1.50 fare on the D line

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1.50 fare on the D line

Postby jumbotusk » Tue Sep 21, 2004 10:41 am

Ok, so can someone please answer this.... Why does the T charge 1.50 as opposed to 1.25 on the D line between Resevoir and Fenway inbound?

The answer I've heard is you pay extra for the faster service, as opposed to the B or C line. However, the D line is just on par with the red or orange lines as far as time and speed to cover a given distance. If this reasoning was the case, they should discount the B and C lines!

Plus, you only pay the 1.50 if you are paying cash going inbound. No differential is made for T-pass holders, nor those going outbound from downtown. So really, the T is making 12.5 cents per cash passenger more on the D line than elsewhere. Hardly seems worth it to confuse the hell out of people.

Also, would you agree the B line must be the slowest transit line in the country? I mean, it takes 50 minutes to go not much more than 6 miles or so. You may as well walk!
jumbotusk
 

Postby MBTA1 » Tue Sep 21, 2004 6:52 pm

Yes, the B is slow

And the T is going to try to make as much money as they can plus its the most hevily ridden line on the Green so if you figure if you charge people more where they go more then you make more money.
MBTA1
 

Postby astrosa » Tue Sep 21, 2004 11:33 pm

Another thing to consider about the D line is that it serves Brookline and Newton in addition to Boston. It's also not alone in requiring a higher fare, as boarding the Red Line inbound in Quincy costs the equivalent of two tokens. True, the portion of the line you're talking about serves basically the same area as the C line - but of course the speed of operation is mainly what separates the two.

I don't know if your comparison to the Red and Orange lines is entirely valid, though. They are both heavy-rail rapid transit lines, which are designed to move quickly over larger distances, while the D is a light-rail line that is somewhat of a cross between streetcar and rapid transit. What exactly the T's reasoning is, I don't know, but one does need to recognize that the D is somewhat unique among the other transit lines. Maybe the operating costs are simply higher than other lines.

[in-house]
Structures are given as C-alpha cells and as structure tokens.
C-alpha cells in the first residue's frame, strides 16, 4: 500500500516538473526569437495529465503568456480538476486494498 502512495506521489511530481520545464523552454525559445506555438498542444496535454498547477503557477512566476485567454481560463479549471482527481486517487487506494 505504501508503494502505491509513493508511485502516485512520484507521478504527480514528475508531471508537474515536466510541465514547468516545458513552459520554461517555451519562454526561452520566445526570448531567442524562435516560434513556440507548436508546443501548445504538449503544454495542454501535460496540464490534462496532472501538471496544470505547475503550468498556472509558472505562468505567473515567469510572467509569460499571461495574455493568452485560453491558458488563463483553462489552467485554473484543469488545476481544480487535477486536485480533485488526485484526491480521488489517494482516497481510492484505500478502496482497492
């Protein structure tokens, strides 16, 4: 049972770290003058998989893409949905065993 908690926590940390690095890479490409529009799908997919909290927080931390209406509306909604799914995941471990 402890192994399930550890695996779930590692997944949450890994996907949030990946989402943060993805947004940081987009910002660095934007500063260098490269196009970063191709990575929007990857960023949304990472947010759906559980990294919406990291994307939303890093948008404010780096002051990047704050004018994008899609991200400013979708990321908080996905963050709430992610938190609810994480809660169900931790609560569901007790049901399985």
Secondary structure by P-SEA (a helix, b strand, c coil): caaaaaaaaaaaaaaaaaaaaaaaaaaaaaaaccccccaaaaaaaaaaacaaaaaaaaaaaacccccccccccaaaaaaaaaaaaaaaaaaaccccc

Also, I don't share your view that the different fare system "confuses the hell out of people." Maybe it's because I'm a native of Boston, but it's just a fact of life: fares are higher on the D line. You want confusing, try a place like SF or DC with a distance-based fare system. At least you always know what the D line's fare is going to be. And as far as how much more the T earns per passenger on that line, it's not limited to the portion of the line you mentioned. I can't say for sure what their motives are, but if it's revenue they're after, it's not just the 25 or 12.5 cents extra per person.

People have argued about the speed of the B line for ages, but I don't think much can really change. It's a milk run, a streetcar line serving Allston and Brookline, and it's not a rapid transit line. I think that for the Comm. Ave corridor, train service is very important, but the neighborhood just isn't really suited to a rapid-transit line. It may be slow, but it's better than buses, and I don't think you'll find many people who would be willing to regularly walk the length of Comm. Ave from downtown...
astrosa
 

Postby Plaidline » Fri Oct 01, 2004 2:35 pm

Well, what's annoying about the fare change on the D line is that I live at Reservoir. It costs me $3.00 to go from Chestnut Hill to Reservoir, and this is in addition to the money I've already shelled out for the subway pass, which is useless inbound past Chestnut Hill. This trip is about 1.5 miles the way the train goes and is about a mile if you walk on back roads going by the reservoir. WHY does this need to cost $3.00? I know the have the Newton local thing going on further out to address the issue of paying a huge fare to go a small distance, but it doesn't help me. Needless to say, I walk home from the Chestnut Hill malls or drive there and back.
Plaidline
 


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